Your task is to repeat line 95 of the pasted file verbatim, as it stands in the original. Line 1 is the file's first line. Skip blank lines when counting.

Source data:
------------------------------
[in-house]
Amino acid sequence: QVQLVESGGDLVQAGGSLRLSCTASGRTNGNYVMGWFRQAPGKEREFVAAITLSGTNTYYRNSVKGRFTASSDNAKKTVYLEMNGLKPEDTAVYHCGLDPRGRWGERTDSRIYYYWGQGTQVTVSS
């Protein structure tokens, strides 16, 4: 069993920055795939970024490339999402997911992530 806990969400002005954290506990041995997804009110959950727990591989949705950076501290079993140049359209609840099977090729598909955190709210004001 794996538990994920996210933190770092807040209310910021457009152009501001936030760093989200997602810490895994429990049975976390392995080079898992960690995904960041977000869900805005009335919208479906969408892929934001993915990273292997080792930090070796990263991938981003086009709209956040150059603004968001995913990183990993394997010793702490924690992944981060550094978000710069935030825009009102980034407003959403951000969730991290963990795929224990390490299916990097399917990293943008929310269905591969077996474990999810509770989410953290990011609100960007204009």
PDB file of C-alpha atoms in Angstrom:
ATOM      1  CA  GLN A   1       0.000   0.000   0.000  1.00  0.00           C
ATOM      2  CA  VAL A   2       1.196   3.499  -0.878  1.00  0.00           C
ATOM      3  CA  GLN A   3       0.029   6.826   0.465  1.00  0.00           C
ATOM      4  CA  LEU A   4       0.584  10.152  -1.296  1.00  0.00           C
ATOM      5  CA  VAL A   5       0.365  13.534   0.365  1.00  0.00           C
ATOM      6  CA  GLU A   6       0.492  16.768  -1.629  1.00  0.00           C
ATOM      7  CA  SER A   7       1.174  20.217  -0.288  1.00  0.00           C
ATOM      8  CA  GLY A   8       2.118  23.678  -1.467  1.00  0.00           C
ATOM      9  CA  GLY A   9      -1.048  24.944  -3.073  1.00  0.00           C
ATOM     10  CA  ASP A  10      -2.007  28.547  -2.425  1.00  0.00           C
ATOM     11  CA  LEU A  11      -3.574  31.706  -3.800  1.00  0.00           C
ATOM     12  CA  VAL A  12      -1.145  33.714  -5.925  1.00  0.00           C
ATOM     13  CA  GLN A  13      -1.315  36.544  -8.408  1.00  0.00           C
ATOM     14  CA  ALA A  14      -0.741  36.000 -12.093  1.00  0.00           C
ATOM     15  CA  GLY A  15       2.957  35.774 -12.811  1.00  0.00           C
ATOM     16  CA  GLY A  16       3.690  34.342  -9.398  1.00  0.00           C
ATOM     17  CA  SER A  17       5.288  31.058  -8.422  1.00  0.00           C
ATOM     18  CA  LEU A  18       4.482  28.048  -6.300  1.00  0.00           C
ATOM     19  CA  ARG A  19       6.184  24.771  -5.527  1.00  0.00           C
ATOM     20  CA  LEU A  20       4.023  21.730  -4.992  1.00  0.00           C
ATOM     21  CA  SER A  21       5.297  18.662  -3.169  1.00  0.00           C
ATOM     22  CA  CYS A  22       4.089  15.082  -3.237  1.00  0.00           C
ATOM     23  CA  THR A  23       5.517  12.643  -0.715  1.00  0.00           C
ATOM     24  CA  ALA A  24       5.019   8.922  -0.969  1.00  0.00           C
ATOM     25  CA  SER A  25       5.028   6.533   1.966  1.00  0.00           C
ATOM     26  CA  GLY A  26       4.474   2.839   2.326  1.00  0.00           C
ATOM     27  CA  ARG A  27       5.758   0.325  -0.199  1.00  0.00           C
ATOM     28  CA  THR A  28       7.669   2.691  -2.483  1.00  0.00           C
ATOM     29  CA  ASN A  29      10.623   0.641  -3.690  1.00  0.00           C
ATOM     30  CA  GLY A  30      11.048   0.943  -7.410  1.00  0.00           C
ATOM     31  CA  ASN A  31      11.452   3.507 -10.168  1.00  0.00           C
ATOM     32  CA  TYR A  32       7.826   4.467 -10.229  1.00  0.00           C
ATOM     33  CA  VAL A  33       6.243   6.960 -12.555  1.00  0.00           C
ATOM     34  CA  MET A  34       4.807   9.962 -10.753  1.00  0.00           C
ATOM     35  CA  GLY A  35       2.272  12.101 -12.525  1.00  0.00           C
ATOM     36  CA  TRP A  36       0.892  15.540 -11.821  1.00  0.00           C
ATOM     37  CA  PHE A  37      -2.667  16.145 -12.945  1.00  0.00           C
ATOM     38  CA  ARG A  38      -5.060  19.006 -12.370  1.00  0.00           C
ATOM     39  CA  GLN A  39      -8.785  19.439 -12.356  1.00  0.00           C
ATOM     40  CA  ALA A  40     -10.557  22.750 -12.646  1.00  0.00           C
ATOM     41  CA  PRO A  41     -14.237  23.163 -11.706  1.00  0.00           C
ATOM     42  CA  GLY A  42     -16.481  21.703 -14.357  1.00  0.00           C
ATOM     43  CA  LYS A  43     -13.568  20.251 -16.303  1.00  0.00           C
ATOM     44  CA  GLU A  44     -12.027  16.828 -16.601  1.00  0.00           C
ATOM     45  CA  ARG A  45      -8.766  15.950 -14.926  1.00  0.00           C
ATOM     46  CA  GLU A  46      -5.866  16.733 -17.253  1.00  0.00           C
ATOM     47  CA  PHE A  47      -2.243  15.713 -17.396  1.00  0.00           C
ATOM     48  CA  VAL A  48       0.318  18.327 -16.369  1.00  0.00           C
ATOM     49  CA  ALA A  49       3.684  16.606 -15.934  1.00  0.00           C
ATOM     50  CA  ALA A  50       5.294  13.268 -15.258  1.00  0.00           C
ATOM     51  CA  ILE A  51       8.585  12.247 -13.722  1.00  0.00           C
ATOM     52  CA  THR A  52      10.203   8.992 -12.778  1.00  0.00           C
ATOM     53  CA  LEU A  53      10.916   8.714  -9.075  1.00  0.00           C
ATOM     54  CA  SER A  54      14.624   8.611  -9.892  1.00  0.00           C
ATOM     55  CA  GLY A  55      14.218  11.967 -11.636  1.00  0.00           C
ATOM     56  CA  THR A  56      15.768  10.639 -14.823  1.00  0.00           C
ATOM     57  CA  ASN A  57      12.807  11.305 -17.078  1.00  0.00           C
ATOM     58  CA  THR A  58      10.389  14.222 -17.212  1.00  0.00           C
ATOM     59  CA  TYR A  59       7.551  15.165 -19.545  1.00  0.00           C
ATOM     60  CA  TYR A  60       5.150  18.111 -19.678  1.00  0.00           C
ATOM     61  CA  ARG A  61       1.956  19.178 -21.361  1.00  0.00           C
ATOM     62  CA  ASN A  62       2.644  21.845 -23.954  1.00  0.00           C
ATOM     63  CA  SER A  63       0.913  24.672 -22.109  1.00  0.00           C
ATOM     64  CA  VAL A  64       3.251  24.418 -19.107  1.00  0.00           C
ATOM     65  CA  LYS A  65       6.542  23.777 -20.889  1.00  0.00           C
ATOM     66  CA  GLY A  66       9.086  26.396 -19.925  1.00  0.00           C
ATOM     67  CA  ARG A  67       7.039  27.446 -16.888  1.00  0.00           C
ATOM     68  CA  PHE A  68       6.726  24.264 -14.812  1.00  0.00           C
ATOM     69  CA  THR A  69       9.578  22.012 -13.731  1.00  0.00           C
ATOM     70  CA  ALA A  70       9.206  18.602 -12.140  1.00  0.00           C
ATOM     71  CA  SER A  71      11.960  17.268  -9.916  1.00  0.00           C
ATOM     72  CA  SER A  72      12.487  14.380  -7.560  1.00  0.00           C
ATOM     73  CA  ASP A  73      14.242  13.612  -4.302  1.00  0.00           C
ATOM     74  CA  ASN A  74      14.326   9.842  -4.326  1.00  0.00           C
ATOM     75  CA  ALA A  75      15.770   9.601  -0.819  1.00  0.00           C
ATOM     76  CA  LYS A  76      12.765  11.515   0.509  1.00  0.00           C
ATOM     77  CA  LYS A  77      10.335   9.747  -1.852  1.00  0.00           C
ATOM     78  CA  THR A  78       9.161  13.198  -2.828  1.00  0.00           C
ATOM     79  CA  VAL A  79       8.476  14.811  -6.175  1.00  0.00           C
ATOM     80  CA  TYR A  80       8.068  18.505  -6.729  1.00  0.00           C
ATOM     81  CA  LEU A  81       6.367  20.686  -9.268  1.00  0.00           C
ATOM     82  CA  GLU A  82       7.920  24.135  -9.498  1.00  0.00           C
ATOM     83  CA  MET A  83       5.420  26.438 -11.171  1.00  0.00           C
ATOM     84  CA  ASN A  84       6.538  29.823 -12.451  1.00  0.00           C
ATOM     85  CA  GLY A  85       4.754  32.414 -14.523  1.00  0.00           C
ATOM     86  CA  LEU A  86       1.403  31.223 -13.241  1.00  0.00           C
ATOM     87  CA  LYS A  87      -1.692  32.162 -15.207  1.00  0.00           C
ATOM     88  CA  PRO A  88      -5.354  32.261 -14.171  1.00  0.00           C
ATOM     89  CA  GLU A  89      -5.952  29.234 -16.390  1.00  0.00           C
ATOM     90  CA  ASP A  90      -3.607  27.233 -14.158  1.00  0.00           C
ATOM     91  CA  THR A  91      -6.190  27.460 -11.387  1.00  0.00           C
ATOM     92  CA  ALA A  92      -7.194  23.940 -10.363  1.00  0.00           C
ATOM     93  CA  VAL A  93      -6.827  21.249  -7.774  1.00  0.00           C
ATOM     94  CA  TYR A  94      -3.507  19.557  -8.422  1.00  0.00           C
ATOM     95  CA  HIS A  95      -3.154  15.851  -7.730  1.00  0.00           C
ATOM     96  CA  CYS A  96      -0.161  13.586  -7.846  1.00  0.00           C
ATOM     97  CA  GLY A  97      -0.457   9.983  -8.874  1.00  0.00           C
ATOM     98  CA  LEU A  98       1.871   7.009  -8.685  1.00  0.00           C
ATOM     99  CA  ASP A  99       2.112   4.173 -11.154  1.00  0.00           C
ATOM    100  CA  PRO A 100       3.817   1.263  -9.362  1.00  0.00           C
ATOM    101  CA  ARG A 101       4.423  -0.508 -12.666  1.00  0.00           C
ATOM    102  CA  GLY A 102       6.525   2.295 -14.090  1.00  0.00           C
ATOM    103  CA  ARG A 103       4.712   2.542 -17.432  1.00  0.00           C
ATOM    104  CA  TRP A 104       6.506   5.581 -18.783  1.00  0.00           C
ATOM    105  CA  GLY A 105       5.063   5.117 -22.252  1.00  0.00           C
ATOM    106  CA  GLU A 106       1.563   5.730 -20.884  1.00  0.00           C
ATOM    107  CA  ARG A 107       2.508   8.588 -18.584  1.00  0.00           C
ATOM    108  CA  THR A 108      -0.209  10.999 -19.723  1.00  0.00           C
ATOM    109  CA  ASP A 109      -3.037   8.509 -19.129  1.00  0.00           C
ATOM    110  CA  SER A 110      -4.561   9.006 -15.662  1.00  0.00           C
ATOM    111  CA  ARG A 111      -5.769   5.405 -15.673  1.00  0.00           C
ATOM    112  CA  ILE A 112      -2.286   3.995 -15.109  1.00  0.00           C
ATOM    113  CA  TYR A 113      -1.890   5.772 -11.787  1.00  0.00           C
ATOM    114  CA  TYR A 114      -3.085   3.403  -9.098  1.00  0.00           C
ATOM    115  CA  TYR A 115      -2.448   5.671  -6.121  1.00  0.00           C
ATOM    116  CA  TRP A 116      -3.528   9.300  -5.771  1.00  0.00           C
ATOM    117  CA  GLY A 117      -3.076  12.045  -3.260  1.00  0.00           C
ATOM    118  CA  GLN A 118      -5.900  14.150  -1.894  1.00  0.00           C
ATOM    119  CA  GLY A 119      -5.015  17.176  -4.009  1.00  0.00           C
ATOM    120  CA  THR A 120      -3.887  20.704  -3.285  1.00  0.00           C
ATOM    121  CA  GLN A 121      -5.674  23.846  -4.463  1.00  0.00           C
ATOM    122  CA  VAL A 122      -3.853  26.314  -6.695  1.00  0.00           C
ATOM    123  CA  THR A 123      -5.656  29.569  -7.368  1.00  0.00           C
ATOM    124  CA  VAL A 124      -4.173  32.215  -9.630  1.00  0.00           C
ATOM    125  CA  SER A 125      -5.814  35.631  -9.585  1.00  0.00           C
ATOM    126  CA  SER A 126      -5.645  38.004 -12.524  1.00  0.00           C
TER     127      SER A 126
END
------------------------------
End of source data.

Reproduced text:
ATOM     91  CA  THR A  91      -6.190  27.460 -11.387  1.00  0.00           C